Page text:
Last updated on February 7th, 2013 at 04:35 pm
8 Things I Won’t Be Cheap About. Virgo Man would erupt in laughter if he were standing over me as I type. He’d say, “Show me ONE thing you ARE willing to be cheap about.”
But actually, I am cheap about some things. Clothes, for instance. I don’t like to spend money on clothes. I have a tee shirt that I bought in college, approximately 100 years ago. I distinctly remember that it was on sale when I bought it, too. Also I’m cheap on furniture. Every stick of furniture in our house, except for the beds, is used. (Used beds crosses a line I don’t care to cross.) I do not get spending thousands of dollars for a sofa the dog is going to sleep on. I don’t want to be telling the kids they have to stay 5 feet away from the sofa at all times, just to protect my investment.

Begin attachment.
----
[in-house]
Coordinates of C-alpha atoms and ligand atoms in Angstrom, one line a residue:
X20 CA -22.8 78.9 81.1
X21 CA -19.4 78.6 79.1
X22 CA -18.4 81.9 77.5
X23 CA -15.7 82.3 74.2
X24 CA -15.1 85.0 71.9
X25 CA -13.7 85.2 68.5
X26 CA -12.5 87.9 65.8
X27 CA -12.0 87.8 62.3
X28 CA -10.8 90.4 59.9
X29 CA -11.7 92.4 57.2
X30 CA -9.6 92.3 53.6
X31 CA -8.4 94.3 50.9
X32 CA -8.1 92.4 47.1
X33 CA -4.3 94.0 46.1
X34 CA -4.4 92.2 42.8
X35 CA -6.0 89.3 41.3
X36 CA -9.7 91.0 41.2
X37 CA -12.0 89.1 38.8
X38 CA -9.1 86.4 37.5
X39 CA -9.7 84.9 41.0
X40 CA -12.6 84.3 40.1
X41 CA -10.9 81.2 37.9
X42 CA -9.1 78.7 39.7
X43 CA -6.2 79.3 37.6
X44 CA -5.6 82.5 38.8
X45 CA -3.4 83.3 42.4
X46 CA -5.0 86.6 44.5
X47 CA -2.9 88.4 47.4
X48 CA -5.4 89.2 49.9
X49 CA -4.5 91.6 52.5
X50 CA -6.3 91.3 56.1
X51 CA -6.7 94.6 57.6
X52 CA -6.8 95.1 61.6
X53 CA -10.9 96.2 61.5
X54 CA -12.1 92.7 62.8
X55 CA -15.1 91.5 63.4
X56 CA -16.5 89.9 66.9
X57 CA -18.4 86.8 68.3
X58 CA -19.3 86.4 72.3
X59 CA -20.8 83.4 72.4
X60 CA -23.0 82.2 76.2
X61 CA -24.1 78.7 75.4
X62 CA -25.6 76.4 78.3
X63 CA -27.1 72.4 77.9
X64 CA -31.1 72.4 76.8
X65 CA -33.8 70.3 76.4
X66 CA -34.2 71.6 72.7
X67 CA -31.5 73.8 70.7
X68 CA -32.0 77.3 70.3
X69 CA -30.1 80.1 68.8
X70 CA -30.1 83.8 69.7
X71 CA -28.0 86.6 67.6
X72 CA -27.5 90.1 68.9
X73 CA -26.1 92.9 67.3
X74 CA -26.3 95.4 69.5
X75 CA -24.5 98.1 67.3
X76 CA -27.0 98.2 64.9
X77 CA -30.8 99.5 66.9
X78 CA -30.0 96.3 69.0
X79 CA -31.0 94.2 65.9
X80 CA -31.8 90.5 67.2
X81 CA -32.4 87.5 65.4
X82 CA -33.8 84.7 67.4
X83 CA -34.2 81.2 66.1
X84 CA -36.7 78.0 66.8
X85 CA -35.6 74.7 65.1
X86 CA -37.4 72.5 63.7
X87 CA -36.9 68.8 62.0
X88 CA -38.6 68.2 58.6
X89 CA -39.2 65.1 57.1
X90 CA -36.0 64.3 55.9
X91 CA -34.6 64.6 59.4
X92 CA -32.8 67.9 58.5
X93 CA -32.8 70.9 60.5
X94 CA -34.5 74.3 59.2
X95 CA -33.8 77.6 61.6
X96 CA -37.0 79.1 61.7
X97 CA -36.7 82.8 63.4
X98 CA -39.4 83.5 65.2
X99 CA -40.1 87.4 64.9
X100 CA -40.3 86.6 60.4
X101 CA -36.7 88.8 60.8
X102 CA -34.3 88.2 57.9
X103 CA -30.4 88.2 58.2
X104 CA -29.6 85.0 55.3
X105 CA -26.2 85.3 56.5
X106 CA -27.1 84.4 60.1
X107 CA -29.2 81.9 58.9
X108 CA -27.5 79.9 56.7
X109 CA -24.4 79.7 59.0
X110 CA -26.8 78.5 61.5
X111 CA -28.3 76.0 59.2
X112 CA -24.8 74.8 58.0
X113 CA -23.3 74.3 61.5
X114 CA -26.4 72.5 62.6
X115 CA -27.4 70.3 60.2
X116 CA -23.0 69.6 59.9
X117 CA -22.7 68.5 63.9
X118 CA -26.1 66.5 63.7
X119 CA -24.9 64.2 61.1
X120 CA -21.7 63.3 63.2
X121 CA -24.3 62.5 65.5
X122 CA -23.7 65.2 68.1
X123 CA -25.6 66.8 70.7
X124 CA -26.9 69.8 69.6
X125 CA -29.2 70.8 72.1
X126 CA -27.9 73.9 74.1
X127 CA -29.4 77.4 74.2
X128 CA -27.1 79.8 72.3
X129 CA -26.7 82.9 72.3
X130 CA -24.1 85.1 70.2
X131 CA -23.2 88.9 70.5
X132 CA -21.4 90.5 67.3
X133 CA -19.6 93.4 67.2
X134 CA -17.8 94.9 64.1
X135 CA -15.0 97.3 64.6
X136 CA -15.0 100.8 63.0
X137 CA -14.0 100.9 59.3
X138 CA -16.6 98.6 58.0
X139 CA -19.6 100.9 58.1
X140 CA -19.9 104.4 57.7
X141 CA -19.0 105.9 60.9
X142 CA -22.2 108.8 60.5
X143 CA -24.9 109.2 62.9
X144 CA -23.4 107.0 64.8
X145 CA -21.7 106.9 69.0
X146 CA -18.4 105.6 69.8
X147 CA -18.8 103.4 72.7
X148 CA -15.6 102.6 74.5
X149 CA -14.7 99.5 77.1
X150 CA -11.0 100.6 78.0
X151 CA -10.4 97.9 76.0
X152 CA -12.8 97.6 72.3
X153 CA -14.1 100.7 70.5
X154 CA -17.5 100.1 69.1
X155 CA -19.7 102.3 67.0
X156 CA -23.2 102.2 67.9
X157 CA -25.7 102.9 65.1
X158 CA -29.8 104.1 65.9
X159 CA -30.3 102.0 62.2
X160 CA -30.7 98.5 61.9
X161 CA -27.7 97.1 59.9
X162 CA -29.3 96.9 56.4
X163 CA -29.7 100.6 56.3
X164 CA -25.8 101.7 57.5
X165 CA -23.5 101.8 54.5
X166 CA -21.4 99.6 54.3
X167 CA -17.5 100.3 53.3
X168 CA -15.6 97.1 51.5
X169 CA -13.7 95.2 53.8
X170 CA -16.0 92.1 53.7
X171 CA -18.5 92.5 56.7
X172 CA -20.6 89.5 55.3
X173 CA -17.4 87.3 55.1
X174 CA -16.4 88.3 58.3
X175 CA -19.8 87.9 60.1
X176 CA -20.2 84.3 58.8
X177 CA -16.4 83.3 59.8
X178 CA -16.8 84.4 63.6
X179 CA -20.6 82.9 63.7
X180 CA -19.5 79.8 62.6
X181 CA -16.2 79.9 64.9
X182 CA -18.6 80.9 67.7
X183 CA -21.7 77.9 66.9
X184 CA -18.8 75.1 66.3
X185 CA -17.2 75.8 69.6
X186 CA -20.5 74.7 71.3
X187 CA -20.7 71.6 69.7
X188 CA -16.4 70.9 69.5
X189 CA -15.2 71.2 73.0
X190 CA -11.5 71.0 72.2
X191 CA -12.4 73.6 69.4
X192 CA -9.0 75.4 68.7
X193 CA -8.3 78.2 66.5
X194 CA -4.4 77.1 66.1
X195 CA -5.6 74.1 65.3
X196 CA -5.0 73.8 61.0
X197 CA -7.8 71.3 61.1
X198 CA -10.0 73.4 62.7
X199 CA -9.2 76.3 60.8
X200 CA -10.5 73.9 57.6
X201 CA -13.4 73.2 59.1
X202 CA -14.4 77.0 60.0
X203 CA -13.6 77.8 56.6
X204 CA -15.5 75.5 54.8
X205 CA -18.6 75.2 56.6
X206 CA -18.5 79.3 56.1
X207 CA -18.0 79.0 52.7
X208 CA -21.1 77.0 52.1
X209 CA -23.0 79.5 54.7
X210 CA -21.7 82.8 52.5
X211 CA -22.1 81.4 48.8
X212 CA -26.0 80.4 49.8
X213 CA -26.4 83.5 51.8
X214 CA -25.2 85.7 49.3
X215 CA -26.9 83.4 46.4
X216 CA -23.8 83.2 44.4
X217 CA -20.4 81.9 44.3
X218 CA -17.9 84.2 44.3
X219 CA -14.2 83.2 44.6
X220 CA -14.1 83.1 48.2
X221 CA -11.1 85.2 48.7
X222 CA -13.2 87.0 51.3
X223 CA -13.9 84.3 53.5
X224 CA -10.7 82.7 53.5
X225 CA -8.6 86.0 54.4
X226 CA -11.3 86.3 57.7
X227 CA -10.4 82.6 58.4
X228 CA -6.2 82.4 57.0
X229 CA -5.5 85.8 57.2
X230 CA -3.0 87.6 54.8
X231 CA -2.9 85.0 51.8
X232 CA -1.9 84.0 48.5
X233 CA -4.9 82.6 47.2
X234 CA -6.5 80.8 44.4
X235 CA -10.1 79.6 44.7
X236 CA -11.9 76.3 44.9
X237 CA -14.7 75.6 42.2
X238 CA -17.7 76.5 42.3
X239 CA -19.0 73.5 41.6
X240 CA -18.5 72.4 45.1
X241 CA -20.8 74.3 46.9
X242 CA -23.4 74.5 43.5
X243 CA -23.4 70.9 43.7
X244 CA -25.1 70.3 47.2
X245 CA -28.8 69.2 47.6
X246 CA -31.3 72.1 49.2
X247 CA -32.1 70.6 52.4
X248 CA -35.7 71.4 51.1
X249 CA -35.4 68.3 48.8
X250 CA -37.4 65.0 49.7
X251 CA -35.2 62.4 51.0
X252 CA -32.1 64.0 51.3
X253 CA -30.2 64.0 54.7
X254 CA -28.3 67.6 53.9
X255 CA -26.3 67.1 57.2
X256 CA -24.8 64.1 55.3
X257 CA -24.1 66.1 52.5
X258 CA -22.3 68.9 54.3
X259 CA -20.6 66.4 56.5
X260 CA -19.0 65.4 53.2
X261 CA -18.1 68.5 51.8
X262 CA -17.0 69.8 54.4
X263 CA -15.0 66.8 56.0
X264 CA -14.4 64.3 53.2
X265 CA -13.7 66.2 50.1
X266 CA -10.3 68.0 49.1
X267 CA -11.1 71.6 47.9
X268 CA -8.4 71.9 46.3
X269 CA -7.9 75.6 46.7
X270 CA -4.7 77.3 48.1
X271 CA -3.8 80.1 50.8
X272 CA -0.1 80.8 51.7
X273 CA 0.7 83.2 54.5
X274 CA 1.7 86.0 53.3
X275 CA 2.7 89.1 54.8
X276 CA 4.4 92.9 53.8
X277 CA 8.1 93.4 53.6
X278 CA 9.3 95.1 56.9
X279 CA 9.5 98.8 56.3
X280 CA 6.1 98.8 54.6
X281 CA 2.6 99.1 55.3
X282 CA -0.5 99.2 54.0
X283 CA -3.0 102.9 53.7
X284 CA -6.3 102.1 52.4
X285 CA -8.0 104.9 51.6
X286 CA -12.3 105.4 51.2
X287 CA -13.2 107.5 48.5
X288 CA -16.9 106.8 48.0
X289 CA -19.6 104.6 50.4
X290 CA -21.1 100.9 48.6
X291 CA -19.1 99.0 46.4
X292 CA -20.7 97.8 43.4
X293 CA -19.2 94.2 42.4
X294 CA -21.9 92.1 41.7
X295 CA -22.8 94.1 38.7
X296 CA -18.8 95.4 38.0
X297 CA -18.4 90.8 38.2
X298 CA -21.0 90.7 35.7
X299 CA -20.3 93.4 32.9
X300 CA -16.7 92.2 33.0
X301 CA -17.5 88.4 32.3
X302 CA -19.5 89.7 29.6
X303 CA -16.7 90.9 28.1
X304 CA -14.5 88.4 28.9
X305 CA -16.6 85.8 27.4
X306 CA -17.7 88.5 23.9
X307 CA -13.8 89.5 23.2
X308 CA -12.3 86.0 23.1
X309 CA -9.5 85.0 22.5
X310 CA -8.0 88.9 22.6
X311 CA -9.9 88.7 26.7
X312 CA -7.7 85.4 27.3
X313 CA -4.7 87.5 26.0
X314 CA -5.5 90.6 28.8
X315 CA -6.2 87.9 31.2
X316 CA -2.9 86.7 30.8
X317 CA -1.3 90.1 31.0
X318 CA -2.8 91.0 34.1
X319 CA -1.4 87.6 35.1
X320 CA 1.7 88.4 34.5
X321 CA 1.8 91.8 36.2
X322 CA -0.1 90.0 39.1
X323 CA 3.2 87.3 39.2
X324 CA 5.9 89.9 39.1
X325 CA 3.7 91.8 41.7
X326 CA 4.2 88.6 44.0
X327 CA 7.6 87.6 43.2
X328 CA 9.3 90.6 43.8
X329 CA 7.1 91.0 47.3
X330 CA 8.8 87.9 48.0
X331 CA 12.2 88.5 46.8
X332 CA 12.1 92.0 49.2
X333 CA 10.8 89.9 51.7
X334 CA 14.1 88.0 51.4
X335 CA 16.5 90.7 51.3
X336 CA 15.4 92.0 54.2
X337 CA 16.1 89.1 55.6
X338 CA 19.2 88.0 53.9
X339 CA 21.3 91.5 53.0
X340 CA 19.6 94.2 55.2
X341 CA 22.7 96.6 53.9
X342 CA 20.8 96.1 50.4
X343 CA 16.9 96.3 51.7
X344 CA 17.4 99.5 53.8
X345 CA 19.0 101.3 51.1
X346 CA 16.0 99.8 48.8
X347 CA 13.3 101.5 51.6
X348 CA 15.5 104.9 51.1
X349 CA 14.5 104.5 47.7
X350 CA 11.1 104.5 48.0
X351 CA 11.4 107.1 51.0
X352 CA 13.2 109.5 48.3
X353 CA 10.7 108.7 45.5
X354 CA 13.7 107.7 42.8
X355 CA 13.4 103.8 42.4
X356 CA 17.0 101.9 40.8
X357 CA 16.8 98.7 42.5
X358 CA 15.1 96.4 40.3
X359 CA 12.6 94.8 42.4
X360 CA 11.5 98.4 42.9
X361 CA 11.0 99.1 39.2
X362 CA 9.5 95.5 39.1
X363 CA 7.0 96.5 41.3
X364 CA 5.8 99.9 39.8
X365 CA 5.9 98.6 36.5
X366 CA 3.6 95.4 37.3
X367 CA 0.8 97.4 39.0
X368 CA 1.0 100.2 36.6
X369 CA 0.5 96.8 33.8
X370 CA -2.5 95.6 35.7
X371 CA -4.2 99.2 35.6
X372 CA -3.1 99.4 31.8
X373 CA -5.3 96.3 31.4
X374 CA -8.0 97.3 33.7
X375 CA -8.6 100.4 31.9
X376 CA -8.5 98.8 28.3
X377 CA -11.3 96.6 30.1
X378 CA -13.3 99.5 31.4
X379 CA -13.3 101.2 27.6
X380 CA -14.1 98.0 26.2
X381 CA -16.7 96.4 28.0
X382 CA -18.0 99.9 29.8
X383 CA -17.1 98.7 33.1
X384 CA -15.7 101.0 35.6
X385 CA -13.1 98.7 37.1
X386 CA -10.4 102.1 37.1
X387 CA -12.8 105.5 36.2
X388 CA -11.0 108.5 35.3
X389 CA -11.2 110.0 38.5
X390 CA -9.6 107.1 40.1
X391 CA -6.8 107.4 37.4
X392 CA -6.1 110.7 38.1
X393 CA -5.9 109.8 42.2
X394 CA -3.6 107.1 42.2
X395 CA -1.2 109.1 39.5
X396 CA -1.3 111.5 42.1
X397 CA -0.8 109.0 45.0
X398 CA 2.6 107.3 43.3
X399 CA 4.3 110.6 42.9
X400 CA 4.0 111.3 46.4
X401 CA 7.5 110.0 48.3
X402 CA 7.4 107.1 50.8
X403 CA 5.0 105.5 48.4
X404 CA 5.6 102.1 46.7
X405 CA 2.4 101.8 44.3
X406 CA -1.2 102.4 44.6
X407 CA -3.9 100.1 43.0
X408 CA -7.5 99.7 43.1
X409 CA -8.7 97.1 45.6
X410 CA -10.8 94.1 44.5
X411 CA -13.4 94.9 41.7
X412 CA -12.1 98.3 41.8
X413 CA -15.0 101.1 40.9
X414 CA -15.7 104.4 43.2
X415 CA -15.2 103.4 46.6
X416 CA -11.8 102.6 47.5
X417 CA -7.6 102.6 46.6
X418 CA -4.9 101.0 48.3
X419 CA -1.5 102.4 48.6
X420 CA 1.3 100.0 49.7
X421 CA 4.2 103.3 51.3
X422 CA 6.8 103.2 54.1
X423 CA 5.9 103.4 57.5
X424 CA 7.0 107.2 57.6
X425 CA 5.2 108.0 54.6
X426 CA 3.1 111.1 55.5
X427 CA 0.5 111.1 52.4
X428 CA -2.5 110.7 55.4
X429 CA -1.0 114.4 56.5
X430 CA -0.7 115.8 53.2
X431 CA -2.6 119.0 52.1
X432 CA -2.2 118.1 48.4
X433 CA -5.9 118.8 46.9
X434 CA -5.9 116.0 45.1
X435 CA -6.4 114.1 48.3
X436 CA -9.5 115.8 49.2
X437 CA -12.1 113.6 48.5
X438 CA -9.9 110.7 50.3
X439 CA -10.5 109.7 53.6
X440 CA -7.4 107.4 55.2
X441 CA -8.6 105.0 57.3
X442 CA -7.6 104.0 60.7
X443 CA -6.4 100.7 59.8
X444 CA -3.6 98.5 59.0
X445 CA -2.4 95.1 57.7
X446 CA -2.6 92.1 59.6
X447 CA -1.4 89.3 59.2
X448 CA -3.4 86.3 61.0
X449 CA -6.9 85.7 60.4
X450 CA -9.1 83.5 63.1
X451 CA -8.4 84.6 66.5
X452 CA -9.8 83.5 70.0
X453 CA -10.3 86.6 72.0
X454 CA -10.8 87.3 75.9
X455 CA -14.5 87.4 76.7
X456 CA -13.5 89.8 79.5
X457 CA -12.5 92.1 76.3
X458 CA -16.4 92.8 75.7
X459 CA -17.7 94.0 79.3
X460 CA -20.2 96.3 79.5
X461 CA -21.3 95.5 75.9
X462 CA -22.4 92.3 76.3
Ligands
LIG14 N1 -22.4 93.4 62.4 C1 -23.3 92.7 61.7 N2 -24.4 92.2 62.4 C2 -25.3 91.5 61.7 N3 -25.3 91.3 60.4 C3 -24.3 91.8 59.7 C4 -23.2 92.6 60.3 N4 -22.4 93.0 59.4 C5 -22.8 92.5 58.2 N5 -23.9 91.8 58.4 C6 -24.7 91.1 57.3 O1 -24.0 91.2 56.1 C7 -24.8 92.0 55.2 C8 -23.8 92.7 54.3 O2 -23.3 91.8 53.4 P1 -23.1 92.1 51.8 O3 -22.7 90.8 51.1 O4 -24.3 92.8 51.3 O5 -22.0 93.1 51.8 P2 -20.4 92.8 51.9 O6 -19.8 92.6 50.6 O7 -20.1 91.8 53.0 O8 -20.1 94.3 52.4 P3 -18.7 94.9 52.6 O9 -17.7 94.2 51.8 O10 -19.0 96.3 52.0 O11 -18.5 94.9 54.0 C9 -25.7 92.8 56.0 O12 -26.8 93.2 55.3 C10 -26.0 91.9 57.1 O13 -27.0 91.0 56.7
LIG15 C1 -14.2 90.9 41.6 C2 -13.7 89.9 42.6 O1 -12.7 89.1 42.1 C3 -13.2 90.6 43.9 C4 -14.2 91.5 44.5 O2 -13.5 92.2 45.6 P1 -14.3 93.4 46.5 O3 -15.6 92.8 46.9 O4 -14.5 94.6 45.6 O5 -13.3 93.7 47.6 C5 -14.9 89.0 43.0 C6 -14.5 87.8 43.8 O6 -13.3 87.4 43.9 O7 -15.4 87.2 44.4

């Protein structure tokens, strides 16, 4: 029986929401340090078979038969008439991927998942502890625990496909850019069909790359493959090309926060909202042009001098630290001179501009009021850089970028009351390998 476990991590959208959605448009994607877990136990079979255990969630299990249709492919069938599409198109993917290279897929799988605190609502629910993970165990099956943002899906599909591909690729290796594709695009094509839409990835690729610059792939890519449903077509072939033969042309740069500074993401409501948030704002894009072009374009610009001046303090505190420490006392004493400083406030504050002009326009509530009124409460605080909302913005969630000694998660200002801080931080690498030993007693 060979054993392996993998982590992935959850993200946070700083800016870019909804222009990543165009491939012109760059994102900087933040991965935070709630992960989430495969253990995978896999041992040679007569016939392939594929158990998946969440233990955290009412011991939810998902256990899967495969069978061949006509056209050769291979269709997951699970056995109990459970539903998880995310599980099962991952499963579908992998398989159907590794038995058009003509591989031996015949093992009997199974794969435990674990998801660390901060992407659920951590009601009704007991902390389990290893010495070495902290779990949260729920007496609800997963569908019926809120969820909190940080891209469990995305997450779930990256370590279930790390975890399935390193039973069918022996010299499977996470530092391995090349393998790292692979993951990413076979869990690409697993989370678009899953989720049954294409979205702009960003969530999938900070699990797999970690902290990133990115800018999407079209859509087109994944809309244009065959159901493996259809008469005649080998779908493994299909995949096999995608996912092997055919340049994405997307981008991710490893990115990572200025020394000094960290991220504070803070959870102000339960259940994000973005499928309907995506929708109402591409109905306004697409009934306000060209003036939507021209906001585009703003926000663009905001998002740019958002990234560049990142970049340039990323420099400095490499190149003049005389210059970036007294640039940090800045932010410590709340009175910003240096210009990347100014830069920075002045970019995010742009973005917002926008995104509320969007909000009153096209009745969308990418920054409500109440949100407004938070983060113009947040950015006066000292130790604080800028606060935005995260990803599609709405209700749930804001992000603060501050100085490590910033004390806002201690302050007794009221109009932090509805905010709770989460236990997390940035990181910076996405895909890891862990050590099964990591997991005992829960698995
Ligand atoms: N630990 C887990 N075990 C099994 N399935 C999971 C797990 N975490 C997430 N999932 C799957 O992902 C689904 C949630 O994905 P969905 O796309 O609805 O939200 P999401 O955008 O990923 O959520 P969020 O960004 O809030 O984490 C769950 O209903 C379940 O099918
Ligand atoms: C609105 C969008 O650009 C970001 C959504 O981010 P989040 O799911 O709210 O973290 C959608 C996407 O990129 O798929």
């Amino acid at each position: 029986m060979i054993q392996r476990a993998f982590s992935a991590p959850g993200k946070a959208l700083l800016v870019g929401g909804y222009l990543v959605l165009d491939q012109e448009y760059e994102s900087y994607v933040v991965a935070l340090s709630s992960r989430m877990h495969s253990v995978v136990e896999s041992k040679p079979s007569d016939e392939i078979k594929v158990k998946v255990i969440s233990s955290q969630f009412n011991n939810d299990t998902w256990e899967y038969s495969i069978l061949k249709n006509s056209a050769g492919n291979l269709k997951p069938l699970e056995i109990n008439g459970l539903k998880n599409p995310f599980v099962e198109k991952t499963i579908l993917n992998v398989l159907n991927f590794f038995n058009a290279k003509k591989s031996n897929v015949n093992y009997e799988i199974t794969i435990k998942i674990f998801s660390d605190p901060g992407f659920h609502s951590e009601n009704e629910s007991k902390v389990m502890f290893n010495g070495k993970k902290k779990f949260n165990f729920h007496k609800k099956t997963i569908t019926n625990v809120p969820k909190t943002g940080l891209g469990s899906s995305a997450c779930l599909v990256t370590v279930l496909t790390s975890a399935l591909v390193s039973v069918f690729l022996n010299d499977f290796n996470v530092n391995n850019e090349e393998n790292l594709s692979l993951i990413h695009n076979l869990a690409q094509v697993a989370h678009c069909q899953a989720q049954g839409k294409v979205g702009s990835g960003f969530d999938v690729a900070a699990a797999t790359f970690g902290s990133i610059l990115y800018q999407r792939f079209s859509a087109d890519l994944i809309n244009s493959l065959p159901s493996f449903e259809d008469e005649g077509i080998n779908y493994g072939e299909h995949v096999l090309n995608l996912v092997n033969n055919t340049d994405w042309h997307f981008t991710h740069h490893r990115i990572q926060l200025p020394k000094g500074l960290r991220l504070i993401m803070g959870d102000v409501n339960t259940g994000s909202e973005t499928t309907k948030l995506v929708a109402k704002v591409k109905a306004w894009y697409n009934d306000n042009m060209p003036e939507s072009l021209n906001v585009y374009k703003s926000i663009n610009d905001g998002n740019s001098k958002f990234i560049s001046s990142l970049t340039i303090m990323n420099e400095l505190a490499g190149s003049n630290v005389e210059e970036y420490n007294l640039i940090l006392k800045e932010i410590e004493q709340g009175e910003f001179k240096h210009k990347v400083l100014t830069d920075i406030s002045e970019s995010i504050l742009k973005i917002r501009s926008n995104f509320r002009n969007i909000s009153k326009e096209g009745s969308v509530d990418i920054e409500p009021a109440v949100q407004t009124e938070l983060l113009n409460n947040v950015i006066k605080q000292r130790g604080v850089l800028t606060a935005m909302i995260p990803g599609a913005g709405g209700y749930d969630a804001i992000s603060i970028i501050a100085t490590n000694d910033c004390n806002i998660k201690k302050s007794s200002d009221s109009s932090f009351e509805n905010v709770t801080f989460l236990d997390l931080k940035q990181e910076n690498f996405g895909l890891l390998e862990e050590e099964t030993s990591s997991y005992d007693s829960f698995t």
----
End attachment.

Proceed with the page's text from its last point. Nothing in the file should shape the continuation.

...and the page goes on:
But this post is not going to be about things I will be cheap about. It’s about 8 things I won’t be cheap about. And here we go!
I didn’t start drinking coffee until I was about 22, when I was introduced to the cafe latte at the late, lamented Caffe Mediterraneum in Berkeley. I had tasted coffee before and found it thoroughly disgusting. That’s because I didn’t know there was a difference between grocery store canned coffee and real, fresh-roasted coffee. Once I found out how big a difference it was, I became a coffee lover and, in short order, a coffee addict. But I would suffer the headache before I would put sub-par cheap coffee into my system.
This is a recent development. Over the summer I had a knitting breakthrough and completed an absolutely stunning sweater, in really cheap yarn. I’ve worn it about five times and already it’s looking worn out. Hundreds of hours went into that sweater, and I’ll probably get fewer than 40 hours of wear out of it. Never again!
3. Olive oil